For Gaza shop owners, building back could take years
GAZA CITY, Gaza — Naji Dwaima's family is known as "the watch family" in Gaza, and on Sunday morning, he sat on a folding chair and stared at the spot where his watch store used to be. It was buried under 12 stories of rubble, destroyed, along with dozens of other shops, factories, banks and a worrisome chunk of Gaza's economy, by Israeli missiles.
On the third day of the cease-fire between Israel and Hamas, the bustle on Gaza streets was nearly back to normal, with undamaged restaurants and stores open and traffic in several parts of the city hustling and honking around missile craters.
But for many, a return to business, if a return is possible, will be months away. The loss of jobs and revenue to the devastation of the previous two weeks is expected to make the task of rebuilding Gaza's economy even more difficult.
Gaza was one of the poorest corners of the region even before the bombardment and the coronavirus pandemic. Before the virus hit, an estimated 80 percent of the population relied on international aid, according to Oxfam International. Youth unemployment, estimated at 50 percent, was perhaps the highest in the world, the group said.
More than 525 businesses were damaged or destroyed in the fighting, the Geneva-based Euro-Mediterranean Human Rights Monitor estimated. The toll included at least 50 factories, the group said, along with hundreds of small businesses, the backbone of Gaza's commercial life. Rebuilding those will take international aid and the willingness of owners, such as the watch family, to start over.
Dwaima, 46, said he came to sit by his ruined shop here on Omar Al-Mukhtar Street, one of Gaza's main commercial strips, in part because he didn't know, after 26 years of 13-hour days, six days a week, how else to spend his time.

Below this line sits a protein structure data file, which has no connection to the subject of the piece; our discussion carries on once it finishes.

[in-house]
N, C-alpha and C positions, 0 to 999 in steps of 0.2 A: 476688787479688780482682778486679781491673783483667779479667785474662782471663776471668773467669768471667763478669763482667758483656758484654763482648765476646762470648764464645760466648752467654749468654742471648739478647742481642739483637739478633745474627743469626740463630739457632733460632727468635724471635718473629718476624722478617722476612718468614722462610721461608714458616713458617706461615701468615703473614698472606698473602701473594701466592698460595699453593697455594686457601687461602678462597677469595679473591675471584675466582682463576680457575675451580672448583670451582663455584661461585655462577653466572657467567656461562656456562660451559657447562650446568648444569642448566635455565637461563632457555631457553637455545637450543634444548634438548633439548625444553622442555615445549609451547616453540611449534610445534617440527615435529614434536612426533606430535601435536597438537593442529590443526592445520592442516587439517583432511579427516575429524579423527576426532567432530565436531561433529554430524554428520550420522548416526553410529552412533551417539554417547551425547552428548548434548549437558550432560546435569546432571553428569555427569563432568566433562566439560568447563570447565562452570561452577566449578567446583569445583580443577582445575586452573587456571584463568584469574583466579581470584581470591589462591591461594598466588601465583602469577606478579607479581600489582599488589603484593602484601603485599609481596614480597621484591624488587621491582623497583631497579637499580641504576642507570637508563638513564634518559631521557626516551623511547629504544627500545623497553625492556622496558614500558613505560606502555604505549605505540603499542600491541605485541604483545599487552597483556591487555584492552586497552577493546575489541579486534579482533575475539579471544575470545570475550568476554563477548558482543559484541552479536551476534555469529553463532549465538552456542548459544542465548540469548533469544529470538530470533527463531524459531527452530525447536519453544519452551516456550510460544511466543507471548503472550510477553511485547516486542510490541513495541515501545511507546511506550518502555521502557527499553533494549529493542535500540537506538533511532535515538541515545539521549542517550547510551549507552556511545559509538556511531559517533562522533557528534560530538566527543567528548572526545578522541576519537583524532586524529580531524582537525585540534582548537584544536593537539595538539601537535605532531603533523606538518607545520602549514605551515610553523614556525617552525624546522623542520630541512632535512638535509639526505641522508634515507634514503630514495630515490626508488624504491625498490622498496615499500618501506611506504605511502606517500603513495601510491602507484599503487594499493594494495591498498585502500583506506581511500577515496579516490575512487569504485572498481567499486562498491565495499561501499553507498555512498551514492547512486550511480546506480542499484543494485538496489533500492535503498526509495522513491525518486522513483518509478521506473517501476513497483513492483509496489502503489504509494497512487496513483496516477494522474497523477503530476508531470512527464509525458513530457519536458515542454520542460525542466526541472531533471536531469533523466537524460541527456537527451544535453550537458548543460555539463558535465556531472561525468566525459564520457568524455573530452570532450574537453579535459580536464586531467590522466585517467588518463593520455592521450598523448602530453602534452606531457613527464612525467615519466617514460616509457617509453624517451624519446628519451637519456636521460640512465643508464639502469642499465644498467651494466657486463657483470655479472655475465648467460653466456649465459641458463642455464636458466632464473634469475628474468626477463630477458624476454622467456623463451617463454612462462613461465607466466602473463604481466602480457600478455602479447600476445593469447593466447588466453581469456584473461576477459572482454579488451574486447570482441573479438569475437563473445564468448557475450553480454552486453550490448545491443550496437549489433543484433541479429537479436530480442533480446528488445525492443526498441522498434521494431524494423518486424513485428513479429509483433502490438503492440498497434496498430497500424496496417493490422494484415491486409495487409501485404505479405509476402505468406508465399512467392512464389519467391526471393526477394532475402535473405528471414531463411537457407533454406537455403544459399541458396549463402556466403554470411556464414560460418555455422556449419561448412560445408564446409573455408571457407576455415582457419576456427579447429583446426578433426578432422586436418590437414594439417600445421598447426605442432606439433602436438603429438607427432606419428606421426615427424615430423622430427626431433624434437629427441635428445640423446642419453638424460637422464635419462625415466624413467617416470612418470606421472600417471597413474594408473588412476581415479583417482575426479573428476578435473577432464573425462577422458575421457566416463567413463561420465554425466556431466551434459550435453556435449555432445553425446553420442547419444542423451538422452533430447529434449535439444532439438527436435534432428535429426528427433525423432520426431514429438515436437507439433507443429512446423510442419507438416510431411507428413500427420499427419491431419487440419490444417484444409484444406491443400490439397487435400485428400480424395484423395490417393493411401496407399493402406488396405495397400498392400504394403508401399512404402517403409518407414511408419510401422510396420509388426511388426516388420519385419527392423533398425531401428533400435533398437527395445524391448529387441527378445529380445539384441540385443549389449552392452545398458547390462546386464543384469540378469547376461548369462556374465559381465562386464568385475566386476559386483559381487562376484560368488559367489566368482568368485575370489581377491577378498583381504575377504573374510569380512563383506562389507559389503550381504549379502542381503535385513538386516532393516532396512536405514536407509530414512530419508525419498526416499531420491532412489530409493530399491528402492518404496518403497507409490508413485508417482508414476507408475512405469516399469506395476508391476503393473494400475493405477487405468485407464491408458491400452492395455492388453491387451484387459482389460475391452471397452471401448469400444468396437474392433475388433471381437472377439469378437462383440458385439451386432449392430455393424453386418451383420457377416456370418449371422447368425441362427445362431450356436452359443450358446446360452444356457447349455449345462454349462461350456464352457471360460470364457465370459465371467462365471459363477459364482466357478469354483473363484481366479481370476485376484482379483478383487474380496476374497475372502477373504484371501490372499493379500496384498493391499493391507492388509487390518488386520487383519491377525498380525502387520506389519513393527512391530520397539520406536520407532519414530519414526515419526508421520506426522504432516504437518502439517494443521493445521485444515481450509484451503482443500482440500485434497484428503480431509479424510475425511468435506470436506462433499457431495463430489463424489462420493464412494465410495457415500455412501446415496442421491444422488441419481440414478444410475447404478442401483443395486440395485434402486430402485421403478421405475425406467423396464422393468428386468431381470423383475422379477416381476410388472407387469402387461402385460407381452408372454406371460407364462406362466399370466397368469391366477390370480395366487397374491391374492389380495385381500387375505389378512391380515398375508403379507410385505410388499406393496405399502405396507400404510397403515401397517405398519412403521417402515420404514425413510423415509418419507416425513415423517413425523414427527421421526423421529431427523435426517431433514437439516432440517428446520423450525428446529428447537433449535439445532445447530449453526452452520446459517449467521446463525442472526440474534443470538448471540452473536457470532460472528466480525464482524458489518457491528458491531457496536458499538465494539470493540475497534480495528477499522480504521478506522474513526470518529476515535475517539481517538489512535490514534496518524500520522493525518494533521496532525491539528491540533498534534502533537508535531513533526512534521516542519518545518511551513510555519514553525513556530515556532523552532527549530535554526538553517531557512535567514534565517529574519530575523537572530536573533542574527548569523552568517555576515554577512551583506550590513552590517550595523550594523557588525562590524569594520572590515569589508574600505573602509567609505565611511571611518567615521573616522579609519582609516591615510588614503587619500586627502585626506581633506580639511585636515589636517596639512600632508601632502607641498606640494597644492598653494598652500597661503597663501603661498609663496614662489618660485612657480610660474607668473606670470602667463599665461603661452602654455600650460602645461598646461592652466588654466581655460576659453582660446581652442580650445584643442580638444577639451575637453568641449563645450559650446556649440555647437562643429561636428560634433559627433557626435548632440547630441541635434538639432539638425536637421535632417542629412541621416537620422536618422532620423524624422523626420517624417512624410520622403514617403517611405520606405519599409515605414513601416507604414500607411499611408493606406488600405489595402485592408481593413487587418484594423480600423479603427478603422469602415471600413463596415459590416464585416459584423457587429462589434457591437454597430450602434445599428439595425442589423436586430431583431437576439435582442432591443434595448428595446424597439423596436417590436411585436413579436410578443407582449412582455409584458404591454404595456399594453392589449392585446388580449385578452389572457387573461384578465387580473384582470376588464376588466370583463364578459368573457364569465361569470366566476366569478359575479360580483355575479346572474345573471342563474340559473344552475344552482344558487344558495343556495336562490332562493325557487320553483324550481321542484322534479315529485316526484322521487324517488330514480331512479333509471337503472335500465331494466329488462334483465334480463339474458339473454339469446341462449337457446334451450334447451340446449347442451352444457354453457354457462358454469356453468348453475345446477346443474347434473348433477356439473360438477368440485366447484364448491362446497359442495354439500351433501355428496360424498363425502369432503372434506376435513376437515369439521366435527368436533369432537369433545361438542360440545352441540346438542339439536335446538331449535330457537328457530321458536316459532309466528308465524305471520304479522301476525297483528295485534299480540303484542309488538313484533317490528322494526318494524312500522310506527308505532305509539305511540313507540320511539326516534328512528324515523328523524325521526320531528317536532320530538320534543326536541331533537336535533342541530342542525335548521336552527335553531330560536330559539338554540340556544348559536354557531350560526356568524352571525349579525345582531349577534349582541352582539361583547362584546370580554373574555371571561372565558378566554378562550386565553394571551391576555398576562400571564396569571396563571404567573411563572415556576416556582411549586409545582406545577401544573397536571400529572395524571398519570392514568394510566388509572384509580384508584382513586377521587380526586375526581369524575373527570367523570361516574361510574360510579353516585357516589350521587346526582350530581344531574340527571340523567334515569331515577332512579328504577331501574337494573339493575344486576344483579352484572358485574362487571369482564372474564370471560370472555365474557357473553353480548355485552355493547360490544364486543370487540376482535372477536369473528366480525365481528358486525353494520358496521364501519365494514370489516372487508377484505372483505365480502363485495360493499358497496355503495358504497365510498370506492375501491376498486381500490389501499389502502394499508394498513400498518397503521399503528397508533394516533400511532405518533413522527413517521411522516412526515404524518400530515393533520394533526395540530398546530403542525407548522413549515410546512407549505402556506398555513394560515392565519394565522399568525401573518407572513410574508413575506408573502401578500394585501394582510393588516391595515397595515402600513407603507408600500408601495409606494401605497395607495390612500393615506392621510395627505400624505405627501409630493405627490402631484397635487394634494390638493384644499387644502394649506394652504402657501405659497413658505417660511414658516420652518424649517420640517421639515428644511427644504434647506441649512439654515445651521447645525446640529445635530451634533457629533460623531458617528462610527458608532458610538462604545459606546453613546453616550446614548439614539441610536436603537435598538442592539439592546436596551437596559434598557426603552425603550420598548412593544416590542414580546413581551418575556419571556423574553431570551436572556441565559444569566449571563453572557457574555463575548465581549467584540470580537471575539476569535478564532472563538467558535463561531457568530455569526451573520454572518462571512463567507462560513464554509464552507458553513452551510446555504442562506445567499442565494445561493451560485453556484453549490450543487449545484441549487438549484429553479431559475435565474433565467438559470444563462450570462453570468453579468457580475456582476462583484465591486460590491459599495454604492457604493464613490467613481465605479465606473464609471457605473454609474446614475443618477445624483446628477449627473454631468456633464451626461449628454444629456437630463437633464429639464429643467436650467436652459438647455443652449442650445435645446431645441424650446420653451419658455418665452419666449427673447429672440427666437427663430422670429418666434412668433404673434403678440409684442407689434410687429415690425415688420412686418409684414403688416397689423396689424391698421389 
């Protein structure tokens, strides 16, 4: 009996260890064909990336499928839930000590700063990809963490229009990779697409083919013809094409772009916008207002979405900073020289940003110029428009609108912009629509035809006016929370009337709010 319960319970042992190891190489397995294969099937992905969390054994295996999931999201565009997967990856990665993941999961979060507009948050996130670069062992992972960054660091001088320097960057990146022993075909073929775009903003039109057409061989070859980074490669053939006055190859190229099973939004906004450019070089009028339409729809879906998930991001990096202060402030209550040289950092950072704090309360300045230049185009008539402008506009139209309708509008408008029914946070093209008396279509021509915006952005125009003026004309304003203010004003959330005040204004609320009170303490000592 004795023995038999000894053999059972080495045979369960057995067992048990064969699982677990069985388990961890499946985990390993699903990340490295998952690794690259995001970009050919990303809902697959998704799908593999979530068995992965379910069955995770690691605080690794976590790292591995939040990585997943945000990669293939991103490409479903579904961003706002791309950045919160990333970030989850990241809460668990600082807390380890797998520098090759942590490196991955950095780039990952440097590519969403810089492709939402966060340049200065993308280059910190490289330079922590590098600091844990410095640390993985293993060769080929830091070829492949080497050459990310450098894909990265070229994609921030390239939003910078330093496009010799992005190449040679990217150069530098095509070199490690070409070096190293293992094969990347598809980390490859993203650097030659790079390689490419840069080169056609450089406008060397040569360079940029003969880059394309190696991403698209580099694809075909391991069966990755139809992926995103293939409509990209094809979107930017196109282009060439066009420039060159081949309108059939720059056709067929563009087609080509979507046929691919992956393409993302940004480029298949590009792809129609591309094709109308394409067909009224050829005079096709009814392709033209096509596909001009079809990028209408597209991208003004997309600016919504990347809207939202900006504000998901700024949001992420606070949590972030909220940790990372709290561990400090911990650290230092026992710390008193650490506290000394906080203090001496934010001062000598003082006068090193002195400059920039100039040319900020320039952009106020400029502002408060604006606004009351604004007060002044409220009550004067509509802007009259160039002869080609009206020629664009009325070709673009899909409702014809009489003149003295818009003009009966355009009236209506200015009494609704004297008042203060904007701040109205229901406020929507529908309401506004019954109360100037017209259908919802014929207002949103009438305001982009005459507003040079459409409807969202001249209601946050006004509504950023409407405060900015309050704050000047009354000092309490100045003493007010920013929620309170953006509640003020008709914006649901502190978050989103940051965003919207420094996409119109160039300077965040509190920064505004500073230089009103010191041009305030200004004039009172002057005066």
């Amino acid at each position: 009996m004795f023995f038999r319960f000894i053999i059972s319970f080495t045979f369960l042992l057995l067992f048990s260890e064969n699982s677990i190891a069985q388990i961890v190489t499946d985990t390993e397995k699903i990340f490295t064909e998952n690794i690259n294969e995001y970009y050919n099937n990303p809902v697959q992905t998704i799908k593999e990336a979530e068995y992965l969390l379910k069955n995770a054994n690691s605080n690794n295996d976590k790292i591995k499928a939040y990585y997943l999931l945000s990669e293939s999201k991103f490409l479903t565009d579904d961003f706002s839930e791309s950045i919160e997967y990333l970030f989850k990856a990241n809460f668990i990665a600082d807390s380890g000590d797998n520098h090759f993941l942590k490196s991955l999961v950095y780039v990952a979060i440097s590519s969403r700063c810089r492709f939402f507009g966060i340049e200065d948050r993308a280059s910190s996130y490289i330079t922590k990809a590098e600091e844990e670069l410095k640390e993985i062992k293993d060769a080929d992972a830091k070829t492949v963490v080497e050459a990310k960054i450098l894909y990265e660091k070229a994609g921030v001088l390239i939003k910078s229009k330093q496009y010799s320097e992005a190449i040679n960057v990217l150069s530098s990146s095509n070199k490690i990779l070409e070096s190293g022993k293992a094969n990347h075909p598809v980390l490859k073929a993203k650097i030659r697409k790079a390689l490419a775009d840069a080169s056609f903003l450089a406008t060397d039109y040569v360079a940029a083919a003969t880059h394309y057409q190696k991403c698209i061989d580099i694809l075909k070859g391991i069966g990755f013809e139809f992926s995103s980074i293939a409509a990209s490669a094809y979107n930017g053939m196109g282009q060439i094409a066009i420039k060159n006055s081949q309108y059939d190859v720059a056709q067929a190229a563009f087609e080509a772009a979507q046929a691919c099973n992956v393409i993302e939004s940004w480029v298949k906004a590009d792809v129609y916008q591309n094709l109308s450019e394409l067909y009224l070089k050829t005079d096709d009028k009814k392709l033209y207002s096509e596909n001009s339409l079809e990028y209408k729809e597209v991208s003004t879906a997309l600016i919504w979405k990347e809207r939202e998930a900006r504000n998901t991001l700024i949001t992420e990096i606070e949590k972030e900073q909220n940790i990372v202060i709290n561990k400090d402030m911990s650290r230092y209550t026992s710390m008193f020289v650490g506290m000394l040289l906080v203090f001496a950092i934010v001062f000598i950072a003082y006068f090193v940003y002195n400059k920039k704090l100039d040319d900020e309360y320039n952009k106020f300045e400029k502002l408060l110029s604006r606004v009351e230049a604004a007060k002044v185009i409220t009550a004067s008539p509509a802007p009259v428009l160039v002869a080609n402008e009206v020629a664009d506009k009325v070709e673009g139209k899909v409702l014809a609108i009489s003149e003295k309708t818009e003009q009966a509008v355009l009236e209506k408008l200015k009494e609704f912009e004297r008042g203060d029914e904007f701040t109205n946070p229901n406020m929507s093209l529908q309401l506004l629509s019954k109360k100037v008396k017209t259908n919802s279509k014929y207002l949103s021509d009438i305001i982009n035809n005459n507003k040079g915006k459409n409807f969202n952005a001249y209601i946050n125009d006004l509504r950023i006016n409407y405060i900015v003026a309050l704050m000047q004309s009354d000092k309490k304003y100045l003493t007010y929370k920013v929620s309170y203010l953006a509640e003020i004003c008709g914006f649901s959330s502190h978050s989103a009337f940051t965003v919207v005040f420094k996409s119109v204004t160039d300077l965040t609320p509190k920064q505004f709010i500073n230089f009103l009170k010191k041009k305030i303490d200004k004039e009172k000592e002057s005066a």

He showed a cellphone video of his store as it stood, Dwaima's for Watches, a brightly lighted emporium of Casios, Siekos, wall clocks and one perfume rack, now pulverized beneath the flattened Al-Shorouk Building.
"This is as much my home as my home," he said. "All of my impressions, all of my dreams are attached to this place."
He got the call last week from the building's doorman. The Israeli Air Force had warned tenants to get out immediately — they said the building held Hamas military offices, and they were about to strike it.
He tried to get one final look at the shop, but his taxi became stuck in traffic. He had jumped out to run the last few hundred yards when he heard a massive explosion. Looking up, he saw a fireball blast into the sky and knew the businesses that had allowed him buy a house, raise six children and send three daughters to university had become a casualty of war.
In the 2014 war with Israel, Dwaima's family home had been destroyed by a missile, he said. But losing the business he started when he was 18 was even more painful.
"We are all alive, thank God, that is the important thing," he said. "But this was my life, too."
Even before Hamas began launching thousands of missiles into Israel this month and Israel responded with its massive bombardment, Gaza's business owners were struggling through a year like no other. The pandemic and several lockdowns had cut Dwaima's revenue by 40 percent, he said. Many small shops failed.